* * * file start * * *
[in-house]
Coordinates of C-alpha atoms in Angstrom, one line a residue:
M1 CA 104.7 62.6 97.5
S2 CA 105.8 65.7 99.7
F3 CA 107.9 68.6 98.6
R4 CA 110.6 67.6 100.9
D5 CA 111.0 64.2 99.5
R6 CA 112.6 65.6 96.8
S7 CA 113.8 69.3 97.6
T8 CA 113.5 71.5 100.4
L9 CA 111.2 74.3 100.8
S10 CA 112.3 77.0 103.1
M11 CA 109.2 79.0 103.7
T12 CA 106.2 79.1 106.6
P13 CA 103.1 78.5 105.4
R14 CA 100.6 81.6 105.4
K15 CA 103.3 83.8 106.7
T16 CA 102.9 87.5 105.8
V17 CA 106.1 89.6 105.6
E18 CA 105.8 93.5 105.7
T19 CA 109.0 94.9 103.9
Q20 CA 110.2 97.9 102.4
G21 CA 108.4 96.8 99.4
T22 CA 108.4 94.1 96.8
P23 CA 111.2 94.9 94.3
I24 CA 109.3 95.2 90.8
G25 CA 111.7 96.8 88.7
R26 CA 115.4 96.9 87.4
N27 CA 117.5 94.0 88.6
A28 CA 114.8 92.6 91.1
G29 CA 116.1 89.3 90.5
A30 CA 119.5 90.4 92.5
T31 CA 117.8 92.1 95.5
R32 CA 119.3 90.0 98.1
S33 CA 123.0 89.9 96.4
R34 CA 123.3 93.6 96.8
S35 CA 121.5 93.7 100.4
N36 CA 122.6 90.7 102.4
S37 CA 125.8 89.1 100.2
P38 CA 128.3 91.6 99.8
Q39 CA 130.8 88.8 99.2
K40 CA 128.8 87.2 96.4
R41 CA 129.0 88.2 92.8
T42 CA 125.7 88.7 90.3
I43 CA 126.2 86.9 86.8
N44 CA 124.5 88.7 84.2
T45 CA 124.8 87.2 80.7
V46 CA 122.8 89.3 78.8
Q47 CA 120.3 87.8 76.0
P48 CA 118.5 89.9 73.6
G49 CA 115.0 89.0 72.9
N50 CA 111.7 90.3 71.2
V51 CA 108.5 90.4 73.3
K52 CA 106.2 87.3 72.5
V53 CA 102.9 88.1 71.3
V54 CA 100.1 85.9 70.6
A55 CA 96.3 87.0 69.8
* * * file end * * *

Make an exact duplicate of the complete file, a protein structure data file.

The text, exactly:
[in-house]
Coordinates of C-alpha atoms in Angstrom, one line a residue:
M1 CA 104.7 62.6 97.5
S2 CA 105.8 65.7 99.7
F3 CA 107.9 68.6 98.6
R4 CA 110.6 67.6 100.9
D5 CA 111.0 64.2 99.5
R6 CA 112.6 65.6 96.8
S7 CA 113.8 69.3 97.6
T8 CA 113.5 71.5 100.4
L9 CA 111.2 74.3 100.8
S10 CA 112.3 77.0 103.1
M11 CA 109.2 79.0 103.7
T12 CA 106.2 79.1 106.6
P13 CA 103.1 78.5 105.4
R14 CA 100.6 81.6 105.4
K15 CA 103.3 83.8 106.7
T16 CA 102.9 87.5 105.8
V17 CA 106.1 89.6 105.6
E18 CA 105.8 93.5 105.7
T19 CA 109.0 94.9 103.9
Q20 CA 110.2 97.9 102.4
G21 CA 108.4 96.8 99.4
T22 CA 108.4 94.1 96.8
P23 CA 111.2 94.9 94.3
I24 CA 109.3 95.2 90.8
G25 CA 111.7 96.8 88.7
R26 CA 115.4 96.9 87.4
N27 CA 117.5 94.0 88.6
A28 CA 114.8 92.6 91.1
G29 CA 116.1 89.3 90.5
A30 CA 119.5 90.4 92.5
T31 CA 117.8 92.1 95.5
R32 CA 119.3 90.0 98.1
S33 CA 123.0 89.9 96.4
R34 CA 123.3 93.6 96.8
S35 CA 121.5 93.7 100.4
N36 CA 122.6 90.7 102.4
S37 CA 125.8 89.1 100.2
P38 CA 128.3 91.6 99.8
Q39 CA 130.8 88.8 99.2
K40 CA 128.8 87.2 96.4
R41 CA 129.0 88.2 92.8
T42 CA 125.7 88.7 90.3
I43 CA 126.2 86.9 86.8
N44 CA 124.5 88.7 84.2
T45 CA 124.8 87.2 80.7
V46 CA 122.8 89.3 78.8
Q47 CA 120.3 87.8 76.0
P48 CA 118.5 89.9 73.6
G49 CA 115.0 89.0 72.9
N50 CA 111.7 90.3 71.2
V51 CA 108.5 90.4 73.3
K52 CA 106.2 87.3 72.5
V53 CA 102.9 88.1 71.3
V54 CA 100.1 85.9 70.6
A55 CA 96.3 87.0 69.8